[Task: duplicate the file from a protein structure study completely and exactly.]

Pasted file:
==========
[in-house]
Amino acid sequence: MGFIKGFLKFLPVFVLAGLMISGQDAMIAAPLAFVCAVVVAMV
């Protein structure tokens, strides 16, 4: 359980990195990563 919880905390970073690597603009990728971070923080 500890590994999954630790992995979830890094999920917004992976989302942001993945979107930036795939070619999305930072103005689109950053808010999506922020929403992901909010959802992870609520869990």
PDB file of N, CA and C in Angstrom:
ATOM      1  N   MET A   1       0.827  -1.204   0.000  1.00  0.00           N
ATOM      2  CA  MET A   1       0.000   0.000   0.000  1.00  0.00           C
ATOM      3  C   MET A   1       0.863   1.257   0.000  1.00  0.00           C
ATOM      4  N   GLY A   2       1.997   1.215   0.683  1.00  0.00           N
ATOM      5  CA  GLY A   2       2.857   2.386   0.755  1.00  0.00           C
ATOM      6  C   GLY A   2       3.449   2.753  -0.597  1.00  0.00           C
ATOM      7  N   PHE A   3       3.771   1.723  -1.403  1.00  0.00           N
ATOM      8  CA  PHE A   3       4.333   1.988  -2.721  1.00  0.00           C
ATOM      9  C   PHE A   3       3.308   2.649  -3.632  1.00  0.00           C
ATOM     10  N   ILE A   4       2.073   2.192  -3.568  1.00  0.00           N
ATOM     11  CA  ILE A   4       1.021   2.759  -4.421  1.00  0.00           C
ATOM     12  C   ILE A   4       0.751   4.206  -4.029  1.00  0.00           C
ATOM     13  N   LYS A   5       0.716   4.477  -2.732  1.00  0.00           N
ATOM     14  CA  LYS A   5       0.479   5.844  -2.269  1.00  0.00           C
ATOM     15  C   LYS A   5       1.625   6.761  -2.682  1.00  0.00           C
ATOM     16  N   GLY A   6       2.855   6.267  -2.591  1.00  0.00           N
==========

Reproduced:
[in-house]
Amino acid sequence: MGFIKGFLKFLPVFVLAGLMISGQDAMIAAPLAFVCAVVVAMV
């Protein structure tokens, strides 16, 4: 359980990195990563 919880905390970073690597603009990728971070923080 500890590994999954630790992995979830890094999920917004992976989302942001993945979107930036795939070619999305930072103005689109950053808010999506922020929403992901909010959802992870609520869990």
PDB file of N, CA and C in Angstrom:
ATOM      1  N   MET A   1       0.827  -1.204   0.000  1.00  0.00           N
ATOM      2  CA  MET A   1       0.000   0.000   0.000  1.00  0.00           C
ATOM      3  C   MET A   1       0.863   1.257   0.000  1.00  0.00           C
ATOM      4  N   GLY A   2       1.997   1.215   0.683  1.00  0.00           N
ATOM      5  CA  GLY A   2       2.857   2.386   0.755  1.00  0.00           C
ATOM      6  C   GLY A   2       3.449   2.753  -0.597  1.00  0.00           C
ATOM      7  N   PHE A   3       3.771   1.723  -1.403  1.00  0.00           N
ATOM      8  CA  PHE A   3       4.333   1.988  -2.721  1.00  0.00           C
ATOM      9  C   PHE A   3       3.308   2.649  -3.632  1.00  0.00           C
ATOM     10  N   ILE A   4       2.073   2.192  -3.568  1.00  0.00           N
ATOM     11  CA  ILE A   4       1.021   2.759  -4.421  1.00  0.00           C
ATOM     12  C   ILE A   4       0.751   4.206  -4.029  1.00  0.00           C
ATOM     13  N   LYS A   5       0.716   4.477  -2.732  1.00  0.00           N
ATOM     14  CA  LYS A   5       0.479   5.844  -2.269  1.00  0.00           C
ATOM     15  C   LYS A   5       1.625   6.761  -2.682  1.00  0.00           C
ATOM     16  N   GLY A   6       2.855   6.267  -2.591  1.00  0.00           N